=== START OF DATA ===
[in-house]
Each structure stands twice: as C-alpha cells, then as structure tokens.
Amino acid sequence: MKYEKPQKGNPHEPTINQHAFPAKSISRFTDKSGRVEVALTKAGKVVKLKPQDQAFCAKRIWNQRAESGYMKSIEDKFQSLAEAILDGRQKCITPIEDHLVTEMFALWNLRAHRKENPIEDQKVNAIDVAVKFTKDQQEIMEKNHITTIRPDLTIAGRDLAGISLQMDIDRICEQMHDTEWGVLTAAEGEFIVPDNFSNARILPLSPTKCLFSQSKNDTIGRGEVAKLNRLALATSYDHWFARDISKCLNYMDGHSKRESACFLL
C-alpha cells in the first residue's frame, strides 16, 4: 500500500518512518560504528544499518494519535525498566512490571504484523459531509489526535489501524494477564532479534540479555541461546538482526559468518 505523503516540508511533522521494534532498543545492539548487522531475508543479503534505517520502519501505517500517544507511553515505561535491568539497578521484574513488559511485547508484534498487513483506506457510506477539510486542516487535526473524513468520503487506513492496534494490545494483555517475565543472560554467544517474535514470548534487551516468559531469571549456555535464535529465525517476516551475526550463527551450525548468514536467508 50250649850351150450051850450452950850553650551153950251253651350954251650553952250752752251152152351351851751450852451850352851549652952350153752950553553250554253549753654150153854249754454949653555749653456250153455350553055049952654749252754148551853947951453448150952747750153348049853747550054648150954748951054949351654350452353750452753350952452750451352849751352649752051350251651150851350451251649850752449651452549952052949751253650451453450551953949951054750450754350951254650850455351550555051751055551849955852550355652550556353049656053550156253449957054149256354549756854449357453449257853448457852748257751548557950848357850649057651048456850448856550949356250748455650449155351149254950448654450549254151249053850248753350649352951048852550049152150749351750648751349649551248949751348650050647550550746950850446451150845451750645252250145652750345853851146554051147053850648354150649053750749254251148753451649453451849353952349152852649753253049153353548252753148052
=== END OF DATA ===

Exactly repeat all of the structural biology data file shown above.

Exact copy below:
[in-house]
Each structure stands twice: as C-alpha cells, then as structure tokens.
Amino acid sequence: MKYEKPQKGNPHEPTINQHAFPAKSISRFTDKSGRVEVALTKAGKVVKLKPQDQAFCAKRIWNQRAESGYMKSIEDKFQSLAEAILDGRQKCITPIEDHLVTEMFALWNLRAHRKENPIEDQKVNAIDVAVKFTKDQQEIMEKNHITTIRPDLTIAGRDLAGISLQMDIDRICEQMHDTEWGVLTAAEGEFIVPDNFSNARILPLSPTKCLFSQSKNDTIGRGEVAKLNRLALATSYDHWFARDISKCLNYMDGHSKRESACFLL
C-alpha cells in the first residue's frame, strides 16, 4: 500500500518512518560504528544499518494519535525498566512490571504484523459531509489526535489501524494477564532479534540479555541461546538482526559468518 505523503516540508511533522521494534532498543545492539548487522531475508543479503534505517520502519501505517500517544507511553515505561535491568539497578521484574513488559511485547508484534498487513483506506457510506477539510486542516487535526473524513468520503487506513492496534494490545494483555517475565543472560554467544517474535514470548534487551516468559531469571549456555535464535529465525517476516551475526550463527551450525548468514536467508 50250649850351150450051850450452950850553650551153950251253651350954251650553952250752752251152152351351851751450852451850352851549652952350153752950553553250554253549753654150153854249754454949653555749653456250153455350553055049952654749252754148551853947951453448150952747750153348049853747550054648150954748951054949351654350452353750452753350952452750451352849751352649752051350251651150851350451251649850752449651452549952052949751253650451453450551953949951054750450754350951254650850455351550555051751055551849955852550355652550556353049656053550156253449957054149256354549756854449357453449257853448457852748257751548557950848357850649057651048456850448856550949356250748455650449155351149254950448654450549254151249053850248753350649352951048852550049152150749351750648751349649551248949751348650050647550550746950850446451150845451750645252250145652750345853851146554051147053850648354150649053750749254251148753451649453451849353952349152852649753253049153353548252753148052